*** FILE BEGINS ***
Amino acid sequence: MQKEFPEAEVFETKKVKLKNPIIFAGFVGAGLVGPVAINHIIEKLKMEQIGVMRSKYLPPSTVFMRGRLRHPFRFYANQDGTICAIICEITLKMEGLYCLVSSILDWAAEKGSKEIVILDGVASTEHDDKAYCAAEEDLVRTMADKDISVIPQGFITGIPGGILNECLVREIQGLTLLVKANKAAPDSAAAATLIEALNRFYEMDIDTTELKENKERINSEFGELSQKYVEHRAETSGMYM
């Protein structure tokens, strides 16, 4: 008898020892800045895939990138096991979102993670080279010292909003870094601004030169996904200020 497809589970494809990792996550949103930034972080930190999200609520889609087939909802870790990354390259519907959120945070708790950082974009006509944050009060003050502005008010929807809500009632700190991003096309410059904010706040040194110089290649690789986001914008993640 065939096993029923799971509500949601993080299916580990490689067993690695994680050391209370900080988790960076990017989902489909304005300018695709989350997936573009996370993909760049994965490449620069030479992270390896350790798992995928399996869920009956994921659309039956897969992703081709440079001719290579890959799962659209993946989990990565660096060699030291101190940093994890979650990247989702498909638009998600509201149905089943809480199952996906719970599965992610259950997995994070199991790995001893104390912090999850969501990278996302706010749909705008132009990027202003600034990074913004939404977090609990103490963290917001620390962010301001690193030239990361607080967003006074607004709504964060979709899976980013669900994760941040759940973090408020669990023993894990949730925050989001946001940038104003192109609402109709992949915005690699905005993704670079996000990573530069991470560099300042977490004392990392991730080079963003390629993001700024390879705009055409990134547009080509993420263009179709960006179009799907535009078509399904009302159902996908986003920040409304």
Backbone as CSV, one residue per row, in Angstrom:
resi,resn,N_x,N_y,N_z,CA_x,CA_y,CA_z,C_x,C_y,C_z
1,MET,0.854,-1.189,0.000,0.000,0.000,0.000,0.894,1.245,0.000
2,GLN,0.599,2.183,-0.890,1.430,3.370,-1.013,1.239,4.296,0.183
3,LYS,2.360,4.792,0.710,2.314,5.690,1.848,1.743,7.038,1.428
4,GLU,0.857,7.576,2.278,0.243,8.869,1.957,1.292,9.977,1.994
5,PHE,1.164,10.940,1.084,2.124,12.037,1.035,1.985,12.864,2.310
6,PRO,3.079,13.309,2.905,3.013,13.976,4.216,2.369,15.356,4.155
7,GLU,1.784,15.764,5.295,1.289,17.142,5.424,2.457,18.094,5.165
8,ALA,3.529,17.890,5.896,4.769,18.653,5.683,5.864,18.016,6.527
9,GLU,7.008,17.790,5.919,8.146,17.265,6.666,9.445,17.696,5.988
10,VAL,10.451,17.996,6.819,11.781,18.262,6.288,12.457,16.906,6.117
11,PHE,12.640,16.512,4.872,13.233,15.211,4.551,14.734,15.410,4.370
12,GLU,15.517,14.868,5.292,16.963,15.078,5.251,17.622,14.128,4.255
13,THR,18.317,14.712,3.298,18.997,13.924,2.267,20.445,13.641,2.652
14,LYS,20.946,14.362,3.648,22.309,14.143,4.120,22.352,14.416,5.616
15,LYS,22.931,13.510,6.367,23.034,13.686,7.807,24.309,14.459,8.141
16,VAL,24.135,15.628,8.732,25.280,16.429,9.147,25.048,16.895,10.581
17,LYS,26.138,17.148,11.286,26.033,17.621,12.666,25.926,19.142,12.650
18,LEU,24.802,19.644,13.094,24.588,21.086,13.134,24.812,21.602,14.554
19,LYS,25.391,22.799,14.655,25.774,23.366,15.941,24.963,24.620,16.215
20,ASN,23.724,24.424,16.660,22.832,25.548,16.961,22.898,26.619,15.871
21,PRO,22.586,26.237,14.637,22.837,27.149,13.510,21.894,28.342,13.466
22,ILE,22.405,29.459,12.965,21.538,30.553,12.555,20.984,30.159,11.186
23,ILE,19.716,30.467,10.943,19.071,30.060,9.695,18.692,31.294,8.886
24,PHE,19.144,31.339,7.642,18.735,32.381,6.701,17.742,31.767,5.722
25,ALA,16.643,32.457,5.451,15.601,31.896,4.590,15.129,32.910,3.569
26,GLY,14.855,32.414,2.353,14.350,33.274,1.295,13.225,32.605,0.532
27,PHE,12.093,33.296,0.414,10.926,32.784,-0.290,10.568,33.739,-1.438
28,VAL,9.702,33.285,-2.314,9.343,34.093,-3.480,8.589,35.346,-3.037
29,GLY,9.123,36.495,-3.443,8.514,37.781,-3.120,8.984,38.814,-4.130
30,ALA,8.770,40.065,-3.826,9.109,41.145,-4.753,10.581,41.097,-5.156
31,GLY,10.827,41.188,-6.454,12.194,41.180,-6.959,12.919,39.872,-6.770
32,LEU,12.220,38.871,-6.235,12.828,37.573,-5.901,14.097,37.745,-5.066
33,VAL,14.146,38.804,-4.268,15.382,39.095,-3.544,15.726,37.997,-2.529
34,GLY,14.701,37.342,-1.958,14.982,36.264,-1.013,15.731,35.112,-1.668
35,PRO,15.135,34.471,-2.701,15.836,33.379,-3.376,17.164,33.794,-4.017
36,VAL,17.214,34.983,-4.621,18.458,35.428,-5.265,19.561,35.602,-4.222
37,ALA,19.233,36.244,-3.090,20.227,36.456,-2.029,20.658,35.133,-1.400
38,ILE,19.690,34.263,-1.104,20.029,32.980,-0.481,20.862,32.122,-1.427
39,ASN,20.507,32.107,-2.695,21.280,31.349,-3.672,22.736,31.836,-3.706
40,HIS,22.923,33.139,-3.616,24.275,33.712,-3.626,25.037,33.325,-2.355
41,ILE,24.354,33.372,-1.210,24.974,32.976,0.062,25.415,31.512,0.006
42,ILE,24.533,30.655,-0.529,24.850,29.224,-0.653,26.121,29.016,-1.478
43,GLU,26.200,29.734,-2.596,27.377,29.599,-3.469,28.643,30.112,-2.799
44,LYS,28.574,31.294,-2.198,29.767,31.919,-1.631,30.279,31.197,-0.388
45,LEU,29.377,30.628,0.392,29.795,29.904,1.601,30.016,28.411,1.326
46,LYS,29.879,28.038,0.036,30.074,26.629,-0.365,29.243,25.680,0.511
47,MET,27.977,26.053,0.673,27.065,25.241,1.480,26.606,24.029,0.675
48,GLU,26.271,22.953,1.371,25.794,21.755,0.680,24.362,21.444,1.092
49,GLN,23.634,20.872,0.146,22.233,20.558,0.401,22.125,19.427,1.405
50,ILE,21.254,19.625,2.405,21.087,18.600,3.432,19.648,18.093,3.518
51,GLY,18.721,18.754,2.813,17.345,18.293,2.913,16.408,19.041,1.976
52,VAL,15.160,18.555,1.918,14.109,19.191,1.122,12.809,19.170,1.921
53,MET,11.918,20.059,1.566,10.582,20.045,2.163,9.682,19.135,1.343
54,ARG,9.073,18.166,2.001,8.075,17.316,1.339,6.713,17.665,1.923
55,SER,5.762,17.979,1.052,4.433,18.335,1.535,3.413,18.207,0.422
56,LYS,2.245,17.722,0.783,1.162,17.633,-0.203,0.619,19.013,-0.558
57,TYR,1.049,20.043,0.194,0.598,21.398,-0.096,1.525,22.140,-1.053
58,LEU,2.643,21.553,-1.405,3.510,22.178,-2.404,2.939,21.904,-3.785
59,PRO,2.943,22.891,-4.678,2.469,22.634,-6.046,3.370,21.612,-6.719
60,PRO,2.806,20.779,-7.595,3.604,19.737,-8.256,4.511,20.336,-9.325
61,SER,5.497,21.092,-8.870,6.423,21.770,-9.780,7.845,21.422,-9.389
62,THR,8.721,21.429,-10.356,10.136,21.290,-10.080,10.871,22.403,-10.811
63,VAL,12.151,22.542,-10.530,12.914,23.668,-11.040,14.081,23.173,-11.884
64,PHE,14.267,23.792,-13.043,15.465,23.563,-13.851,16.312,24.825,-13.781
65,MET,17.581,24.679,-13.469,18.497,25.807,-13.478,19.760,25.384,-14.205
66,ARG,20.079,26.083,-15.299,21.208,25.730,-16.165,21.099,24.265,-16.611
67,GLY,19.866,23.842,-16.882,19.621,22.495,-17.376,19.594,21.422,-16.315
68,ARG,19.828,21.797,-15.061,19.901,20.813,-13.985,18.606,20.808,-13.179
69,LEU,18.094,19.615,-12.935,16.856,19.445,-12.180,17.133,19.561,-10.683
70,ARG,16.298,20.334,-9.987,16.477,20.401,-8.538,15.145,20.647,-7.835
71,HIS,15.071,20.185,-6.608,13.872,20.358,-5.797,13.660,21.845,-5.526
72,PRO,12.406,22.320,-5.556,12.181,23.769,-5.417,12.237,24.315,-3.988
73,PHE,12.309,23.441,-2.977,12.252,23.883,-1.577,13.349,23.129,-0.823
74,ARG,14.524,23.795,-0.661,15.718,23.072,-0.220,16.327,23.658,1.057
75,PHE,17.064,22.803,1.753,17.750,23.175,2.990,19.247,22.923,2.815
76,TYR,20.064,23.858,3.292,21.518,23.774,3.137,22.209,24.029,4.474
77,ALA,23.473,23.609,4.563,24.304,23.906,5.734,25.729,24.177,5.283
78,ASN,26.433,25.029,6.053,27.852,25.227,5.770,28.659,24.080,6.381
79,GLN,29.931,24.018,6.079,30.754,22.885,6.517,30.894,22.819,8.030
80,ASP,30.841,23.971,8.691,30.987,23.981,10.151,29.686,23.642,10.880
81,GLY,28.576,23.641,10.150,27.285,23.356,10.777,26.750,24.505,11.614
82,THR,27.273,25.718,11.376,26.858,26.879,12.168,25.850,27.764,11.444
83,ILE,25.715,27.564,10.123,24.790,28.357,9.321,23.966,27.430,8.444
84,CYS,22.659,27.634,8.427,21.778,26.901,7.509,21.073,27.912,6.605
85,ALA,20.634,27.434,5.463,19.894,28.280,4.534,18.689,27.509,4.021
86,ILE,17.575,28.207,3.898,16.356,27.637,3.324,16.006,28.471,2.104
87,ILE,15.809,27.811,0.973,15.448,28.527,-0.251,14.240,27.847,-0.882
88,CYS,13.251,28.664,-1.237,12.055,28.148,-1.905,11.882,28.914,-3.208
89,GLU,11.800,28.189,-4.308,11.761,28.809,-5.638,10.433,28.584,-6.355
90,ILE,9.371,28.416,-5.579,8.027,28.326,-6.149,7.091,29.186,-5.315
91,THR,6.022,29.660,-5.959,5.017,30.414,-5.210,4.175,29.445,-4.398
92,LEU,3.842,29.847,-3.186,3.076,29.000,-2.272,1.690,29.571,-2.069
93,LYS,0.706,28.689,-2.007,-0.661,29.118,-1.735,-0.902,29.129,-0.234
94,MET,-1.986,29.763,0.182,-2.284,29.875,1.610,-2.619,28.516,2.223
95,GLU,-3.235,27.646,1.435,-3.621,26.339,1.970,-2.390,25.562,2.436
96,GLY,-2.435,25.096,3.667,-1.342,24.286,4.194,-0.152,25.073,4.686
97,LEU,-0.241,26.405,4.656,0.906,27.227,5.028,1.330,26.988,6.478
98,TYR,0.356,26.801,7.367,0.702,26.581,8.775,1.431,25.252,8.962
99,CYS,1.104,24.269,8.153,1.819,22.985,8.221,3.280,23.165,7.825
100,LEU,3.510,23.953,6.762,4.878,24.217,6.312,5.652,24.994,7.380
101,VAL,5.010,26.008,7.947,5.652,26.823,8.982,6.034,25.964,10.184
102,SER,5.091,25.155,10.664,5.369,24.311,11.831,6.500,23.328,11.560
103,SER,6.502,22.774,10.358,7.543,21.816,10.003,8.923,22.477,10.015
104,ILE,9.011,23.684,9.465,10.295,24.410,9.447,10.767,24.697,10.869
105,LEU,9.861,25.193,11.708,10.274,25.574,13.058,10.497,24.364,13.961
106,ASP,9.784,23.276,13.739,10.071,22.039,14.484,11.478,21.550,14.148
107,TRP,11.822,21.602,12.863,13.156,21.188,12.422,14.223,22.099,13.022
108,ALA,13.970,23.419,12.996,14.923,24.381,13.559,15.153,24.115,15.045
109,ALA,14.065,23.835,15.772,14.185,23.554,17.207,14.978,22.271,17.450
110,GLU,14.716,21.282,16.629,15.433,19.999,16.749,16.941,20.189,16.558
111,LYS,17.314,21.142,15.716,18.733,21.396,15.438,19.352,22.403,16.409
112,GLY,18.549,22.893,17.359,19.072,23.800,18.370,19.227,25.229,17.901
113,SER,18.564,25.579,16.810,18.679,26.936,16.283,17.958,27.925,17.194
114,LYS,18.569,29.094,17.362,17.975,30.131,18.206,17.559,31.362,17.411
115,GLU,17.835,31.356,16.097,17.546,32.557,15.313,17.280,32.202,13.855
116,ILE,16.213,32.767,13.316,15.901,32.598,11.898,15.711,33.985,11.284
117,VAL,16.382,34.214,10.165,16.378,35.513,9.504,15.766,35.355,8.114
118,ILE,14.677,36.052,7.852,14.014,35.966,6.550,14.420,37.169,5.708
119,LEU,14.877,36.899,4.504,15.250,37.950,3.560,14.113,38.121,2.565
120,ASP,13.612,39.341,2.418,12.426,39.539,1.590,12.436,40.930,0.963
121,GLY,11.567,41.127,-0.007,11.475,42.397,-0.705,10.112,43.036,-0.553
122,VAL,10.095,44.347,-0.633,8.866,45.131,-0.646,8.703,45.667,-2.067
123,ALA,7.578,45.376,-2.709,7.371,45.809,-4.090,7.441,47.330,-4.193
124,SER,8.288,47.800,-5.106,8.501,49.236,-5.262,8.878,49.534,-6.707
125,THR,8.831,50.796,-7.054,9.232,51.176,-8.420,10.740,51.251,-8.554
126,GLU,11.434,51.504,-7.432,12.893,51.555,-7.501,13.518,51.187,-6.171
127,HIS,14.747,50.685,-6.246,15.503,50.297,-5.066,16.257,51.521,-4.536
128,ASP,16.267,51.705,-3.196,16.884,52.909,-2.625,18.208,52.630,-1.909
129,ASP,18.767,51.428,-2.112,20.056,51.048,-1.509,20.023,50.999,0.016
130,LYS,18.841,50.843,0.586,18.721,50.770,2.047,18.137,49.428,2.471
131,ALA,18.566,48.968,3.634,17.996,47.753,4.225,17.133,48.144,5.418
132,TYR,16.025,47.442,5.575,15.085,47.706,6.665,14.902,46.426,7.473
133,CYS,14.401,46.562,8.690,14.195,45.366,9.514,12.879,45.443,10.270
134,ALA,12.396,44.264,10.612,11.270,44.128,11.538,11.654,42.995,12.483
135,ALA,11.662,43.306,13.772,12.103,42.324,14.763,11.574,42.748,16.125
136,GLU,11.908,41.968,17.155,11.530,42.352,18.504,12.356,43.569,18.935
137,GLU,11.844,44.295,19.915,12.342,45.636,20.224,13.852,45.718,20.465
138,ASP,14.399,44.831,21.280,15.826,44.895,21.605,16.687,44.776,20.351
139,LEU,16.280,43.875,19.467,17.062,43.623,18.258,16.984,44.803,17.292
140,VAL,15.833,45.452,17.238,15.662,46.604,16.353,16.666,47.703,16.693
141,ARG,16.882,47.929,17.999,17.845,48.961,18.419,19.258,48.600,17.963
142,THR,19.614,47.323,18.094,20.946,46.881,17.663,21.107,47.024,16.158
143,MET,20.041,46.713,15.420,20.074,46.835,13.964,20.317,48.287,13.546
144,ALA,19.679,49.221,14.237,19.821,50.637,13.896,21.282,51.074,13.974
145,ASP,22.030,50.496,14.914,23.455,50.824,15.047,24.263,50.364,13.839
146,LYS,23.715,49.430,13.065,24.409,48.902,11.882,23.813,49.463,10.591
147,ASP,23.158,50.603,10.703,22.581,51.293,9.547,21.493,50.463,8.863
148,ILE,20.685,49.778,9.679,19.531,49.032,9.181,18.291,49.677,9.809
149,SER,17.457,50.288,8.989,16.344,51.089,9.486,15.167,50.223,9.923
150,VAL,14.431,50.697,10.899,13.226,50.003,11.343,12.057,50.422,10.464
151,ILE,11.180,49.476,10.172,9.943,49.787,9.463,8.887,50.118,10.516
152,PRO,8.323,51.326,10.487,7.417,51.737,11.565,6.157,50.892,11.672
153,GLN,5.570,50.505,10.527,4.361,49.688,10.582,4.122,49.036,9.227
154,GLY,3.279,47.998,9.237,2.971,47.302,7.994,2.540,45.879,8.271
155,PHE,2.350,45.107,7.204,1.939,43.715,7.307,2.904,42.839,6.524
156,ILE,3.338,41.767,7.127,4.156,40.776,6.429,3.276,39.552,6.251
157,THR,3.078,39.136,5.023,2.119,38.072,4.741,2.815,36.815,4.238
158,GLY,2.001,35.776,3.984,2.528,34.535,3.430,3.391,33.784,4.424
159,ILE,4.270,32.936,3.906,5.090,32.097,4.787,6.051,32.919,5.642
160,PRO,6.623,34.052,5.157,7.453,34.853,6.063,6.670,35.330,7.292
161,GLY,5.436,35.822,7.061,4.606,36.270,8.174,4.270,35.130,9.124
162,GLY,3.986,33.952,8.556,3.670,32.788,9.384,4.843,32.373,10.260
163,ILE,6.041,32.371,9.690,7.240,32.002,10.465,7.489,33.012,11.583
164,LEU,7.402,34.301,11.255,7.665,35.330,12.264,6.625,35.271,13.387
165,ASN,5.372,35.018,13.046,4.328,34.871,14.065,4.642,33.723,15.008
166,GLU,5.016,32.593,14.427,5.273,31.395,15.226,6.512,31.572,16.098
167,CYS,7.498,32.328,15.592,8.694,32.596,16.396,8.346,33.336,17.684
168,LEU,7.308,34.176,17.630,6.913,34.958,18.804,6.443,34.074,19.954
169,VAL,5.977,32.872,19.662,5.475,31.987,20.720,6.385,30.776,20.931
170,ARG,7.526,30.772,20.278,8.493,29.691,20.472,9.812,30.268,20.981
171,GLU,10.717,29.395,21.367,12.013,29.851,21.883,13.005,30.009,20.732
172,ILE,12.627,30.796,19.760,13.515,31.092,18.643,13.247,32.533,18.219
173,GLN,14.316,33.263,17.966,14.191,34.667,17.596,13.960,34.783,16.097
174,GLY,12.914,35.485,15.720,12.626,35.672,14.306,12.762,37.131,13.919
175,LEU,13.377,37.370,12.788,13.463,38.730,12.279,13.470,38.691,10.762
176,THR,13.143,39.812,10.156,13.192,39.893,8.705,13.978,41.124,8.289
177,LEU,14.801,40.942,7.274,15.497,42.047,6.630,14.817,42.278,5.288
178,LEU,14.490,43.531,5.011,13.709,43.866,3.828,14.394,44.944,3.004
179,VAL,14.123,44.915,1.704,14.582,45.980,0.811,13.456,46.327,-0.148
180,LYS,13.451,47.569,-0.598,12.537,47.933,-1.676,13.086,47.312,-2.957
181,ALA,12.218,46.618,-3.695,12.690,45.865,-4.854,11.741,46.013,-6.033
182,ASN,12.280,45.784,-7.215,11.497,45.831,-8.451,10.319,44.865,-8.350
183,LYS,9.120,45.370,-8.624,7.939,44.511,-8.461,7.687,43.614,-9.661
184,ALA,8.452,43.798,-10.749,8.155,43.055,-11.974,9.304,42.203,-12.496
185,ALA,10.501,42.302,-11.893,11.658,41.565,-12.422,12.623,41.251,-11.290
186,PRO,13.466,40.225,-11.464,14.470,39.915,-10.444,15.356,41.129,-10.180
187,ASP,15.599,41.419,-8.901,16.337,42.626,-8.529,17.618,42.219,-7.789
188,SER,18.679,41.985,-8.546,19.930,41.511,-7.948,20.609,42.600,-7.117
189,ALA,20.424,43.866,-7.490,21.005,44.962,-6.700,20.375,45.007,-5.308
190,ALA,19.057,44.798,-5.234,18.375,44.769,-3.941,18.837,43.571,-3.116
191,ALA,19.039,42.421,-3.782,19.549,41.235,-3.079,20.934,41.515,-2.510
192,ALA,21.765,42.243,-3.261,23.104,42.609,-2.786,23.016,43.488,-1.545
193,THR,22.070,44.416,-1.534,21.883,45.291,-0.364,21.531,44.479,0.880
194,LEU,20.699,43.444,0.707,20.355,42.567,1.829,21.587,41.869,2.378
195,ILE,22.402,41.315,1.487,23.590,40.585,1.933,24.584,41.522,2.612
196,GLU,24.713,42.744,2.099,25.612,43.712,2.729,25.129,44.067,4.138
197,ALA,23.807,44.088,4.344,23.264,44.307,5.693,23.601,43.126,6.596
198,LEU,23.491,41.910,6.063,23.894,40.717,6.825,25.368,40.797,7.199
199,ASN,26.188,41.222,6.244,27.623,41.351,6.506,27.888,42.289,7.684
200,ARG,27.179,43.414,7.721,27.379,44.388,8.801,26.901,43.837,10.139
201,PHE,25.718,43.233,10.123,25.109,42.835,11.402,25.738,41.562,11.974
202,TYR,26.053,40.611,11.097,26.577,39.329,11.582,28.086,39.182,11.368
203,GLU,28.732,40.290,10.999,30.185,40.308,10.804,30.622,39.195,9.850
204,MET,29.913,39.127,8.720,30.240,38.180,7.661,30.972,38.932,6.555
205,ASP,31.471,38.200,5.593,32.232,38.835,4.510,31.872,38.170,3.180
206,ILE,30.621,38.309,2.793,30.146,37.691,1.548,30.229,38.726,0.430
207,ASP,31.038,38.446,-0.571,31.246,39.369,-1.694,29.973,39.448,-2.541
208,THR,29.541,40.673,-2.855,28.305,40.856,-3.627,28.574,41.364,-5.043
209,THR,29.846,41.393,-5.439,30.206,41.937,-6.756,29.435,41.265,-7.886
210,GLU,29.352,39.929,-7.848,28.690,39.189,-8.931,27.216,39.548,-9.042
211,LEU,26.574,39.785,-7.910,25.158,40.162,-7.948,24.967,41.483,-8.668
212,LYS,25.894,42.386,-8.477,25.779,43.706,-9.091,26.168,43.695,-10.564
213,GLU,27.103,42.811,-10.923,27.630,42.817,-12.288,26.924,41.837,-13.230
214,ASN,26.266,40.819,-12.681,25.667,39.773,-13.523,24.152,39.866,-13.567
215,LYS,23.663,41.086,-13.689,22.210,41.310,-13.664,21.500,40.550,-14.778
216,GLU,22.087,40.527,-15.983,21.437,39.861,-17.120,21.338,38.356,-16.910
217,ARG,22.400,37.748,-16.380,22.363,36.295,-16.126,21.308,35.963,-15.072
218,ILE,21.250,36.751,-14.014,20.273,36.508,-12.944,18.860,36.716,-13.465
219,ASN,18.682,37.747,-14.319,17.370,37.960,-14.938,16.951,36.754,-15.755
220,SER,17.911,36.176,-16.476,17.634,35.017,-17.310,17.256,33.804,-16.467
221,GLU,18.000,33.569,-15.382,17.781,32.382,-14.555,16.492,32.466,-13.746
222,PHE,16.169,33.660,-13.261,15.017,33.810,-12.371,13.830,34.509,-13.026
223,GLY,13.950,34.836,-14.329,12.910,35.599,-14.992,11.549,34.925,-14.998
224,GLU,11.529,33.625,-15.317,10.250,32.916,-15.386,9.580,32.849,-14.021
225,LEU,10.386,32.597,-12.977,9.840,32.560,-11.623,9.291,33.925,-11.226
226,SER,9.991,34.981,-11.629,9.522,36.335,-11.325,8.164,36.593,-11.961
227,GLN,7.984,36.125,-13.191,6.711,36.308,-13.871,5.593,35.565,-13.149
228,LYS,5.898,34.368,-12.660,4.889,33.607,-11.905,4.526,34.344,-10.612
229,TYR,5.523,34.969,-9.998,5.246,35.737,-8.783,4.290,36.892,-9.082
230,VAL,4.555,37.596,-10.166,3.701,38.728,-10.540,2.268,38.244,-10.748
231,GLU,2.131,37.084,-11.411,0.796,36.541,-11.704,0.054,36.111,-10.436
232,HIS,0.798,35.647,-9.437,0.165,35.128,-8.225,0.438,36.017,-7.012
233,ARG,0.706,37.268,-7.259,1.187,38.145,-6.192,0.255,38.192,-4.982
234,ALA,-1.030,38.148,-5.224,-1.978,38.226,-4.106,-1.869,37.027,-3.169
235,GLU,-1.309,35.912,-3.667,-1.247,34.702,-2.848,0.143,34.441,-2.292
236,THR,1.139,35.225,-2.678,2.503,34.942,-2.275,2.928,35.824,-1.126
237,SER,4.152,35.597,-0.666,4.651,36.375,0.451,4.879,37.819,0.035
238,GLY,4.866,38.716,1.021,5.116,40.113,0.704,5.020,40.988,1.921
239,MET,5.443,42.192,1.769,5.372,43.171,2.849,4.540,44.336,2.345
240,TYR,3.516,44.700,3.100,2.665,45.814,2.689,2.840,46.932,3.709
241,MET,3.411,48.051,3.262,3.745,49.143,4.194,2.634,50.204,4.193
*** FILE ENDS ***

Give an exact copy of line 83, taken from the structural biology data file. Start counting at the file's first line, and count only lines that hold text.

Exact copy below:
79,GLN,29.931,24.018,6.079,30.754,22.885,6.517,30.894,22.819,8.030